The book “I know why the caged bird sings” characterizes the interestingly broad and intellect vision of Maya Angelou. In her works of dramatization and poetry, she portrays the blemishes and evils of humanity; both genders, either black or white with an unwavering and sometimes jolting openness. That realism is raised by an abnormally powerful urge to grasp the most noticeably bad demonstrations of the general population around her and discover a way for love and hope to make due regardless of everything. I Know Why the Caged Bird Sings is a wonderfully composed and ruthlessly honest account of Angelou’s life from the time she arrived in Stamp, Arkansas, at three years of age to the time she gave birth to her lone child in San Francisco, at sixteen years of age. Angelou gives an unforgettable diary of growing up black in the period before she gave birth in a small southern town in Arkansas.
Angelou distinctively depicts the regular insults hurled on to blacks in her residential community, regardless of whether by the various white ladies who abbreviated her name to Mary since her genuine name, Marguerite, was too long to pronounce, or by the pitiless white dental specialist who declined to treat her on the grounds that “his policy is he would preferably stick his arms in a dog’s mouth than a nigger’s”. She additionally confronted loathsomeness and fierceness on account of her people; she was assaulted by her mom’s beau when she was eight years of age and later saw her murder conducted by her uncles, a trauma that led her to refrain from communicating with them for quite a long time. However, she stresses the positive things she gained from the “rainbows” operating at a profit group of her childhood that helped her survive and keep her expectations alive: Momma, her grandmother, who run a general store and remained strong notwithstanding the battles of being a black woman in an isolated and supremacist southern town.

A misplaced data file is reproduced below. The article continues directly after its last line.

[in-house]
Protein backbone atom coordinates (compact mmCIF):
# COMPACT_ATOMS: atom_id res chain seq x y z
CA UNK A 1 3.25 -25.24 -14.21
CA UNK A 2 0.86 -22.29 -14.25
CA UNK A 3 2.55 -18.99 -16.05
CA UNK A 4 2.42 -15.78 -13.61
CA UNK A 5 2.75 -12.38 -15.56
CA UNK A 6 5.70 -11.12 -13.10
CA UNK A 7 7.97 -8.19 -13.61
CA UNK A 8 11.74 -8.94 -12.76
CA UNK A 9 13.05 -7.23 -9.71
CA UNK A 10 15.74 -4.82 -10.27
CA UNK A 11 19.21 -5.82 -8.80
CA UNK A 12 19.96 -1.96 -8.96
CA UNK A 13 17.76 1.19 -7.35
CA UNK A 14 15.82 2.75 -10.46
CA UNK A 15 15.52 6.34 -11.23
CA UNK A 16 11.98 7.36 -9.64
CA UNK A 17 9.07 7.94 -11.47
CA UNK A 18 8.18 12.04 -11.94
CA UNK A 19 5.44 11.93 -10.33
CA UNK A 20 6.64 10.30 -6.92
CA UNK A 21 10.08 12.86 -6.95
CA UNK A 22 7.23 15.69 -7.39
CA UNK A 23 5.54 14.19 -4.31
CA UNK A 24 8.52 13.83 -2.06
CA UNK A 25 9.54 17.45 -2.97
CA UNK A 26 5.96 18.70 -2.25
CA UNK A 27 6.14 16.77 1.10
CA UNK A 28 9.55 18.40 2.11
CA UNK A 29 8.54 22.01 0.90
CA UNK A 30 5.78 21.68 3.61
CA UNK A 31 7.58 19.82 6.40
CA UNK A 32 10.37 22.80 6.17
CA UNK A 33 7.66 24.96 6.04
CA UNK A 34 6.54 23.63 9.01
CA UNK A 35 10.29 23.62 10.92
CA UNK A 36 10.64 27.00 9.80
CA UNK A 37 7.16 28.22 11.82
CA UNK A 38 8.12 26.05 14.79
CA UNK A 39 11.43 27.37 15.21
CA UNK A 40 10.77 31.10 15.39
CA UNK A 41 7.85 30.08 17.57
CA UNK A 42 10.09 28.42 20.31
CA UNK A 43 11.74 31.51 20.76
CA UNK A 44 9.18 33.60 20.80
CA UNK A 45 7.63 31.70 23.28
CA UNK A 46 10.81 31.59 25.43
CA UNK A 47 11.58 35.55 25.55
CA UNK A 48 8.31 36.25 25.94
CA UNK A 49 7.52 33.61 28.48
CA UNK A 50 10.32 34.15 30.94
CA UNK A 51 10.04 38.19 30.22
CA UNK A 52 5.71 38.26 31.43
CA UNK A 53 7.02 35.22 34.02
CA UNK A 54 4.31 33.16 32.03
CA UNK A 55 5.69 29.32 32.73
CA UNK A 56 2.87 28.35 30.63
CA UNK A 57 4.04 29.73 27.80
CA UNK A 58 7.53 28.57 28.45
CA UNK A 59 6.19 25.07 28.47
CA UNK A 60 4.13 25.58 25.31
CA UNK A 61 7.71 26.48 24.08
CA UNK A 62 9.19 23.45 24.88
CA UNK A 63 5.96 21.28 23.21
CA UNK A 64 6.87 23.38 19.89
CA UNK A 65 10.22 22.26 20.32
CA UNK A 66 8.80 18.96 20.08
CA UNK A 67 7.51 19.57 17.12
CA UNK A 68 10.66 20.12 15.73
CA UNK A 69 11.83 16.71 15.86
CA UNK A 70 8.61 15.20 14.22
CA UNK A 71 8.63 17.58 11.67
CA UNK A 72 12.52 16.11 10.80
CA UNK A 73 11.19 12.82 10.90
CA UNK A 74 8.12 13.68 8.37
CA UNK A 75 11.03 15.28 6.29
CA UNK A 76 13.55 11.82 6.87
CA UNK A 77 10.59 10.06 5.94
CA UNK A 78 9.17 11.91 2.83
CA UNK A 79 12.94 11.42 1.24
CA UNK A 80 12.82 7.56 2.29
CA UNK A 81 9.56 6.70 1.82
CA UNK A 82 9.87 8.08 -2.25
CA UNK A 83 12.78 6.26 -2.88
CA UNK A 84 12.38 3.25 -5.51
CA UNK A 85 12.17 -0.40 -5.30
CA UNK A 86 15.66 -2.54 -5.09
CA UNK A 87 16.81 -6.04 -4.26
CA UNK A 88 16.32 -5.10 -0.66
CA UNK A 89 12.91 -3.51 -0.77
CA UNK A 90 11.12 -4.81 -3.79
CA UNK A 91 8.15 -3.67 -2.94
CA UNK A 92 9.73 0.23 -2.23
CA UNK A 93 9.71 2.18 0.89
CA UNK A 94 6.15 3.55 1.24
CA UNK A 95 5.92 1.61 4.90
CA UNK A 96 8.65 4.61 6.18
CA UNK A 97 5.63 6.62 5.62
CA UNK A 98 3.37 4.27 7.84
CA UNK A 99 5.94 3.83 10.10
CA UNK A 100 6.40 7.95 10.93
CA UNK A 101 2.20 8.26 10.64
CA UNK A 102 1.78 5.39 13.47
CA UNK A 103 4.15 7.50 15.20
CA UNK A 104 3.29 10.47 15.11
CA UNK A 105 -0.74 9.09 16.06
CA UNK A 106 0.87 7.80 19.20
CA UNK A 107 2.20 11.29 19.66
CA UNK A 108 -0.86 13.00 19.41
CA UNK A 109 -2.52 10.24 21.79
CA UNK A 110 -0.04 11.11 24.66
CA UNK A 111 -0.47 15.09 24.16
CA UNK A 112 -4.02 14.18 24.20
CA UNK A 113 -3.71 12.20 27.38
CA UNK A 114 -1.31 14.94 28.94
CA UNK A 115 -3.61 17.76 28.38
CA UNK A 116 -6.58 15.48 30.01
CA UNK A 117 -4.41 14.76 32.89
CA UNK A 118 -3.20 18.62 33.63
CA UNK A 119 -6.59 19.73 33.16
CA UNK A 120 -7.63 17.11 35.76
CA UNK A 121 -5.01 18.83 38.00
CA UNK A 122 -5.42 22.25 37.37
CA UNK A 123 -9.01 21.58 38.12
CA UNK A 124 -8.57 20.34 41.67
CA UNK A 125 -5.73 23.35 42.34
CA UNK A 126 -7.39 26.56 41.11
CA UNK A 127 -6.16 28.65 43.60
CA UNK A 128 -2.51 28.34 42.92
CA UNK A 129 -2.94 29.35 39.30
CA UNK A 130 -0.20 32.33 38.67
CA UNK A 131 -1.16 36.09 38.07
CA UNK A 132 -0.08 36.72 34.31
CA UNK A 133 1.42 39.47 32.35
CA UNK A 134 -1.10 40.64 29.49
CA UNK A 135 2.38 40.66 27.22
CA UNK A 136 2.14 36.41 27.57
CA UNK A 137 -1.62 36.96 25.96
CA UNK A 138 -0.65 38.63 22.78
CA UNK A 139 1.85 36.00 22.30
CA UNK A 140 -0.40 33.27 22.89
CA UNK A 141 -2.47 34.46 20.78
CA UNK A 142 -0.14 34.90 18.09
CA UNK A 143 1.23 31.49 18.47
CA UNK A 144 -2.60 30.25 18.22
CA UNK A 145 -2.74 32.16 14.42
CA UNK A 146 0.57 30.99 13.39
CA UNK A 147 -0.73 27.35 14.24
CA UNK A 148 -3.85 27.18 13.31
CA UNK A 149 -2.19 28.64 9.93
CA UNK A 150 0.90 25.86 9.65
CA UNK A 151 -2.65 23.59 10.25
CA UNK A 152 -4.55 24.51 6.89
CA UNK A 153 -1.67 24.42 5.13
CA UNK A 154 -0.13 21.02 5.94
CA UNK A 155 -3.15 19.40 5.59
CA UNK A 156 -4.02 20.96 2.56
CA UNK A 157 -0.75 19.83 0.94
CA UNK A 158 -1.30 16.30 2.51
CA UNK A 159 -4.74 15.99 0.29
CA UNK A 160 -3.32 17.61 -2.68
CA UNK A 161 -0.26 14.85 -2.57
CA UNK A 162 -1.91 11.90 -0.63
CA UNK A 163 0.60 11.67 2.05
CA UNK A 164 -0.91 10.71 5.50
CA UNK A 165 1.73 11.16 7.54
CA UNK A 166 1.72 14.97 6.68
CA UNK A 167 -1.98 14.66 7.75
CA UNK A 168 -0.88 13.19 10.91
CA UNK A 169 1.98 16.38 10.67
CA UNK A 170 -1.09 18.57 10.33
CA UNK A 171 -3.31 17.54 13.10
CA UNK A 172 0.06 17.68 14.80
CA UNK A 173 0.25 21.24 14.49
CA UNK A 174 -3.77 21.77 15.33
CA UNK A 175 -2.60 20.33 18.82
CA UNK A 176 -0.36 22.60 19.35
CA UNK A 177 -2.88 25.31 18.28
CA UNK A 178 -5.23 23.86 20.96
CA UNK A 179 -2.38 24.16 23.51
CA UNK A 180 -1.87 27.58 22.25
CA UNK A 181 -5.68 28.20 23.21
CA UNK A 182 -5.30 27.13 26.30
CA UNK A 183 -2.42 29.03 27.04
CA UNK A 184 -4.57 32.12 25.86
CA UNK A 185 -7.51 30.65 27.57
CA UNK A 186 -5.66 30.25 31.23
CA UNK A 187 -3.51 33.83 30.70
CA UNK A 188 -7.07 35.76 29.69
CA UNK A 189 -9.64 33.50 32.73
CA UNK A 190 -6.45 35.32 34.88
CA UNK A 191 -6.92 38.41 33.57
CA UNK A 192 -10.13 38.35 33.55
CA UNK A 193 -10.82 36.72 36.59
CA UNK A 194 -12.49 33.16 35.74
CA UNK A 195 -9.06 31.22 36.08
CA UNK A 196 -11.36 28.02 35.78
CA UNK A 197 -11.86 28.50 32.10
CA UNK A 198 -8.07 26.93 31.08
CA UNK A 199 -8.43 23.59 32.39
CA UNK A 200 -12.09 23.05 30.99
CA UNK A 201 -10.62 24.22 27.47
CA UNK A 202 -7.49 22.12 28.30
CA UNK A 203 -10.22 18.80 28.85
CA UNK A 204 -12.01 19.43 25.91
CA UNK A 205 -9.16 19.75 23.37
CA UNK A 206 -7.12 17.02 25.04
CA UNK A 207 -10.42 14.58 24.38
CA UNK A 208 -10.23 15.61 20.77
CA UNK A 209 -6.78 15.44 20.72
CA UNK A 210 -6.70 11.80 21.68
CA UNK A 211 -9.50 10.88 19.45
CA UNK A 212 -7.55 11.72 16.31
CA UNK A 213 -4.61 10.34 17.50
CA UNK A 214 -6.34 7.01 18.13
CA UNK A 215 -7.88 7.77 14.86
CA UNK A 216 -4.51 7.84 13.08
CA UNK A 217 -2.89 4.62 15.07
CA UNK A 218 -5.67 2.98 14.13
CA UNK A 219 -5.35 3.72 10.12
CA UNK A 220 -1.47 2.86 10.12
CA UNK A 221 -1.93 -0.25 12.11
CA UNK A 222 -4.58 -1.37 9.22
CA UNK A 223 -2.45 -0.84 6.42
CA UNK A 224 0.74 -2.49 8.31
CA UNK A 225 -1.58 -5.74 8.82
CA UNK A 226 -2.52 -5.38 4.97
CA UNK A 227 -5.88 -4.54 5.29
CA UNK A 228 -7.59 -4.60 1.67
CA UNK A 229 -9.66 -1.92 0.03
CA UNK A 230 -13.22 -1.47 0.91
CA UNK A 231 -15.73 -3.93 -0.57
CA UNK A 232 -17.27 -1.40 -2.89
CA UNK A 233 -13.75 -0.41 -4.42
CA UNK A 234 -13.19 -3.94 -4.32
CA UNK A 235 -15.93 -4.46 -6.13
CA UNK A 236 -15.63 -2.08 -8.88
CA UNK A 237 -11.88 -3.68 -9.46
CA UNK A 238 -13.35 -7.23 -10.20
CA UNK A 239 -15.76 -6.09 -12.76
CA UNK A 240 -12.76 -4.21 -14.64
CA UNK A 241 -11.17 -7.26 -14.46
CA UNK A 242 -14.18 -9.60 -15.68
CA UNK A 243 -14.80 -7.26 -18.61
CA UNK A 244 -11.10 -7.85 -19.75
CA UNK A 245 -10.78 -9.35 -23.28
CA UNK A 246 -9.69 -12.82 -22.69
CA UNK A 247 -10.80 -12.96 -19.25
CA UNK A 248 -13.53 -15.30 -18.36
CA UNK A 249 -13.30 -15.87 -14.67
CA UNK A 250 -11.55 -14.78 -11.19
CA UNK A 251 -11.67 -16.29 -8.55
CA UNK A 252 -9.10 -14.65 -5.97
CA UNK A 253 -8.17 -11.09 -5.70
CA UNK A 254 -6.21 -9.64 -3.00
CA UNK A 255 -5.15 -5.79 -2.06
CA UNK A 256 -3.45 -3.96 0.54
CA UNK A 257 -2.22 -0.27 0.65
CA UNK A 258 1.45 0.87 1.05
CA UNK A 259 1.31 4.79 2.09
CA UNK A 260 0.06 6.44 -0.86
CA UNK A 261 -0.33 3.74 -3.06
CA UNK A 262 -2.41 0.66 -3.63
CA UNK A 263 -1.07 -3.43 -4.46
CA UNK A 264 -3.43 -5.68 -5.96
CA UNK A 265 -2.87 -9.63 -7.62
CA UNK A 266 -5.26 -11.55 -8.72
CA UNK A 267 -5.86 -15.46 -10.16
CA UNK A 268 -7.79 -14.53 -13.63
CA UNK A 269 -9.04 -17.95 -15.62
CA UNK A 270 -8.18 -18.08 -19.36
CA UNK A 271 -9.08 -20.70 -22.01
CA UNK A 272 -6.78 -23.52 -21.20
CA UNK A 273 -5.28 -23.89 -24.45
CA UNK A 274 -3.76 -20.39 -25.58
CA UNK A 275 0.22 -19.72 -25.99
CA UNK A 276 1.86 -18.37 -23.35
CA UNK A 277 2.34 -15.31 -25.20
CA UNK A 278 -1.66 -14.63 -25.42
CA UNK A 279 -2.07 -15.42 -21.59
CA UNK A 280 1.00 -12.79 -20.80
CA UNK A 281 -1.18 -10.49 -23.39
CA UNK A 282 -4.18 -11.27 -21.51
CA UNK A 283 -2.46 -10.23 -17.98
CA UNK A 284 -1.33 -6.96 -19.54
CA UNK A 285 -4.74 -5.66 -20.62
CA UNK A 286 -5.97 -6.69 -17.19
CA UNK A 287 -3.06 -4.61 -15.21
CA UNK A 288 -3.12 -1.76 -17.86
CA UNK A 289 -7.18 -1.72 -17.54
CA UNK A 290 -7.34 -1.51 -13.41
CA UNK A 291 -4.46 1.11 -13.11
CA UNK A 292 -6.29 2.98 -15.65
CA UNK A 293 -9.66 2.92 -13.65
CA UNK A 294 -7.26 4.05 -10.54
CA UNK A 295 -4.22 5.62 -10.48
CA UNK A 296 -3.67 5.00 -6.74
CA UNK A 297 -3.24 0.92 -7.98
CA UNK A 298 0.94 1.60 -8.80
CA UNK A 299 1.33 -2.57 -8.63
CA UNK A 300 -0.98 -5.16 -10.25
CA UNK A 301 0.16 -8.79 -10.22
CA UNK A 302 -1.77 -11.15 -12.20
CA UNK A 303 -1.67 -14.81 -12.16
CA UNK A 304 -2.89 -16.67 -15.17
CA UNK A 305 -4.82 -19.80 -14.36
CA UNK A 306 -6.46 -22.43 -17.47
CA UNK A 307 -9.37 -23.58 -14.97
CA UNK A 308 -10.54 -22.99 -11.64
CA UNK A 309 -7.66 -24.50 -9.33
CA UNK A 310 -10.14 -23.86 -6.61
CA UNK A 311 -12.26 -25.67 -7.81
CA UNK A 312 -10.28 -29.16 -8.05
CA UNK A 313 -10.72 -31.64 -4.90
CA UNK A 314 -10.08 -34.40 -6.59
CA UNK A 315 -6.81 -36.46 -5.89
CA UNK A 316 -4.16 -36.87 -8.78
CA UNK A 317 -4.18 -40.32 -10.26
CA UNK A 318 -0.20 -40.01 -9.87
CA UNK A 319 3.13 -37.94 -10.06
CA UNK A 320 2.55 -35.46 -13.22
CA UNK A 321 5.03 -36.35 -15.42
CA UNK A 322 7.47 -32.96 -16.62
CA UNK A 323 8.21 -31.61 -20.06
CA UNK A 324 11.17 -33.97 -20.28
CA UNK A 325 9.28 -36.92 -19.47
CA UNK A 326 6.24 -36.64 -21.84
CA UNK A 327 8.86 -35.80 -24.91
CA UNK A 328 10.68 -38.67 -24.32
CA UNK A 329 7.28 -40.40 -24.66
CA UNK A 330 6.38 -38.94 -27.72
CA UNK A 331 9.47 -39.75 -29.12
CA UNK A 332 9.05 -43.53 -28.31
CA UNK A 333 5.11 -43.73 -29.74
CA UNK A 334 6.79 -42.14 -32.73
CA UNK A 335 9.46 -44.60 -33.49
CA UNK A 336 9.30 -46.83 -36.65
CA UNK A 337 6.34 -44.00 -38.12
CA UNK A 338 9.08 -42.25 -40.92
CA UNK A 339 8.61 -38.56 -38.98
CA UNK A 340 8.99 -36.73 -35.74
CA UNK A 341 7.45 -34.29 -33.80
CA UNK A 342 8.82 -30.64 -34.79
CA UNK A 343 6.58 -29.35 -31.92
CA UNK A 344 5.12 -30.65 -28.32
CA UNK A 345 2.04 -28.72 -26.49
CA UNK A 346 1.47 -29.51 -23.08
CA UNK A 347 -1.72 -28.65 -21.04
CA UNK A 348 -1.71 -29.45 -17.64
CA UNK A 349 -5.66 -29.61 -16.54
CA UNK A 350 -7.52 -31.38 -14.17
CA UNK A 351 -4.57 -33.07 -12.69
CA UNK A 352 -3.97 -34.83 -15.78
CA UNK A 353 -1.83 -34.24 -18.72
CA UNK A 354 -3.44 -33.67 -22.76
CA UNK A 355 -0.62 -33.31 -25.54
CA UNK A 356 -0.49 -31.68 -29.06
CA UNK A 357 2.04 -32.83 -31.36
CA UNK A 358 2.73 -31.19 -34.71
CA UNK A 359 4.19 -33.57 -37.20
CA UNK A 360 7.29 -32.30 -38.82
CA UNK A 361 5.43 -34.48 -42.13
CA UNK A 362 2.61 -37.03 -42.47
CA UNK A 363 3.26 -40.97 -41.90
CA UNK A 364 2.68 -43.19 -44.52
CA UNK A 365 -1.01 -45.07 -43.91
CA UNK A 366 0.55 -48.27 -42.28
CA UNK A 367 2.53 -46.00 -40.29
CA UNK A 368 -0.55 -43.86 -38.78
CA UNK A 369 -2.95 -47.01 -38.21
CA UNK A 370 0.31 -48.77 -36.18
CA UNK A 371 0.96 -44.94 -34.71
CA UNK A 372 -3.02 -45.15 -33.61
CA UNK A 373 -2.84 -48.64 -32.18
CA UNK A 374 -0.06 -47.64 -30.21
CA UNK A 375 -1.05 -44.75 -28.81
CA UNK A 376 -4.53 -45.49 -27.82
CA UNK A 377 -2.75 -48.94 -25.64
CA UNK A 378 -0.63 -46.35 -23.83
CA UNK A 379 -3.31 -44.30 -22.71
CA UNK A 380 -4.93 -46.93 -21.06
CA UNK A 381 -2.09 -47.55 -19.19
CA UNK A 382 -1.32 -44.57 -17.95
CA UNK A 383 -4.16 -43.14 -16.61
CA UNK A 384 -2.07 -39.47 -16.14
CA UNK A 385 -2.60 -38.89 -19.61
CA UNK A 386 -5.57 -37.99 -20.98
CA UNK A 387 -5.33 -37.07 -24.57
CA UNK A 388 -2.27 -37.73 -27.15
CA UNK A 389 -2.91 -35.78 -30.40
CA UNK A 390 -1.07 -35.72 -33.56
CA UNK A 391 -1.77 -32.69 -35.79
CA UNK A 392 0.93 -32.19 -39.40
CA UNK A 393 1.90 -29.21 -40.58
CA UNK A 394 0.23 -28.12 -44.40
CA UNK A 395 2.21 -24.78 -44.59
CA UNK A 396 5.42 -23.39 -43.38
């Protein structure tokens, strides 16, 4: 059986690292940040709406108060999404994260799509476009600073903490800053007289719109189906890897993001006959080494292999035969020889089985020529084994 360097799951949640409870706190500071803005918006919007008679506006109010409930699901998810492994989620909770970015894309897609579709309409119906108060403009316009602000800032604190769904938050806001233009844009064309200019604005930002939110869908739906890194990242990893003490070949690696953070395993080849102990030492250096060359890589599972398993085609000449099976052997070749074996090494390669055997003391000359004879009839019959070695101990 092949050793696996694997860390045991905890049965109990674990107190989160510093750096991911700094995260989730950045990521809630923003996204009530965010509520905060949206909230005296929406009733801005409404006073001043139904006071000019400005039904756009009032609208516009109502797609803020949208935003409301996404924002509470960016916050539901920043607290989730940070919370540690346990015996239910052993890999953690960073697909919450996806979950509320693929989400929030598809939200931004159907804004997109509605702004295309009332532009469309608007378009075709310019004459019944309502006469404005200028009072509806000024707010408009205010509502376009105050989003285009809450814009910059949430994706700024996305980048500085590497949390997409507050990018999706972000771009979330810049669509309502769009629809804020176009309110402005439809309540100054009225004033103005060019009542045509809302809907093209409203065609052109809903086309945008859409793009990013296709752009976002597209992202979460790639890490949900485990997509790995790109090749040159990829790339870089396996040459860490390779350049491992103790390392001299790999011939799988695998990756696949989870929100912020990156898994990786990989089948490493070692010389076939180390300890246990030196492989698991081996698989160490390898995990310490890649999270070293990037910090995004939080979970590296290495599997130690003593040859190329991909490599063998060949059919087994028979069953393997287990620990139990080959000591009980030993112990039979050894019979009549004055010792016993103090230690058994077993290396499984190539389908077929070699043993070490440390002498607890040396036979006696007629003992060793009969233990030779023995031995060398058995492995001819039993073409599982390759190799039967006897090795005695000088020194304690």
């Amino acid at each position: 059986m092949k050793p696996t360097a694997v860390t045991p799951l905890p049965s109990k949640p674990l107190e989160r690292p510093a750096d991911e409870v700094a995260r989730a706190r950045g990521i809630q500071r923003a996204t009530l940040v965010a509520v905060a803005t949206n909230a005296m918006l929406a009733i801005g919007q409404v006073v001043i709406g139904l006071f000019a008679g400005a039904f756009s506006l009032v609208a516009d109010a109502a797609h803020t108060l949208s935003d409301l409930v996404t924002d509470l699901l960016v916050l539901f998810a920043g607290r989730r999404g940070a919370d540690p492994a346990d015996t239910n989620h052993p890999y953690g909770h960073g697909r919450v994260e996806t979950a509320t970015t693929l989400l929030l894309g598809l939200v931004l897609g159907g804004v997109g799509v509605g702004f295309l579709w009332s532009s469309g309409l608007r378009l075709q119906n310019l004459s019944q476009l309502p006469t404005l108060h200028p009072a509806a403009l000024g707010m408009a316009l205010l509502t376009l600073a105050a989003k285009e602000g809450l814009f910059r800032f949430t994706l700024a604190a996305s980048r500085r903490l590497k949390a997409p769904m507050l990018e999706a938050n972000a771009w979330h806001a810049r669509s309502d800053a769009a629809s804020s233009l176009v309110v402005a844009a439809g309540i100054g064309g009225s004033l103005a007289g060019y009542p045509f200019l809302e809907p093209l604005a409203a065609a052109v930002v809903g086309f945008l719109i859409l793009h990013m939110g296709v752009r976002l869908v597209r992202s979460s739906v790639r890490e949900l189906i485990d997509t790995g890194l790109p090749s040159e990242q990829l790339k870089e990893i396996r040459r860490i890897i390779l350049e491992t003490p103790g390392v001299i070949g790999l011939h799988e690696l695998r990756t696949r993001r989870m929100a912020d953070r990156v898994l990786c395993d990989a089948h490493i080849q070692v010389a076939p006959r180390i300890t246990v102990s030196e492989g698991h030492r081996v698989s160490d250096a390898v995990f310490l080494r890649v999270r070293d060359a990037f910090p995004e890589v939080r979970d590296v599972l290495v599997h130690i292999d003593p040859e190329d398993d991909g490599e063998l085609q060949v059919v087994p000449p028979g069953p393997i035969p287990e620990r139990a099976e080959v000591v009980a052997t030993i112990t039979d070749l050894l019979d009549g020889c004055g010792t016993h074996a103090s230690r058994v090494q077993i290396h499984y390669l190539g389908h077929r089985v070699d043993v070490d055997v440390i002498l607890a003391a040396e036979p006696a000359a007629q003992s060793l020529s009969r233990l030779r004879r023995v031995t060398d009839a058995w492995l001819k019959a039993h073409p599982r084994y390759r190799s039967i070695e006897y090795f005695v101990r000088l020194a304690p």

The caged bird sings of freedom and has the desire of being released out into the environment. Maya was considered an outcast due to her skin color and was treated like a peasant by the dominant whites. The book brings forth the themes of discrimination and alienation. The blacks at the time did not have access to the high-quality services that they so much desired but were instead left to feed off from the white’s leftovers. Maya also had to struggle with self-acceptance, as her parents sent her off after they ended their marriage. She and her brother were sent off to Stamp with tags on their wrists labeled “to whom it may concern.” The terrible thought of being unwanted by her parents had a lasting effect on her emotional personality. She would have to struggle not only to overcome the notion that her parents had disowned them but also to survive in a white community that has already developed a negative attitude towards the blacks.
The author has undeniably gone through numerous challenges but still writes of how she found strength amidst these trying times. Maya demonstrates the various themes in her book and gives the reader a critical look at her personal life, and how she finally came to the limelight due to her ability to express herself in writing.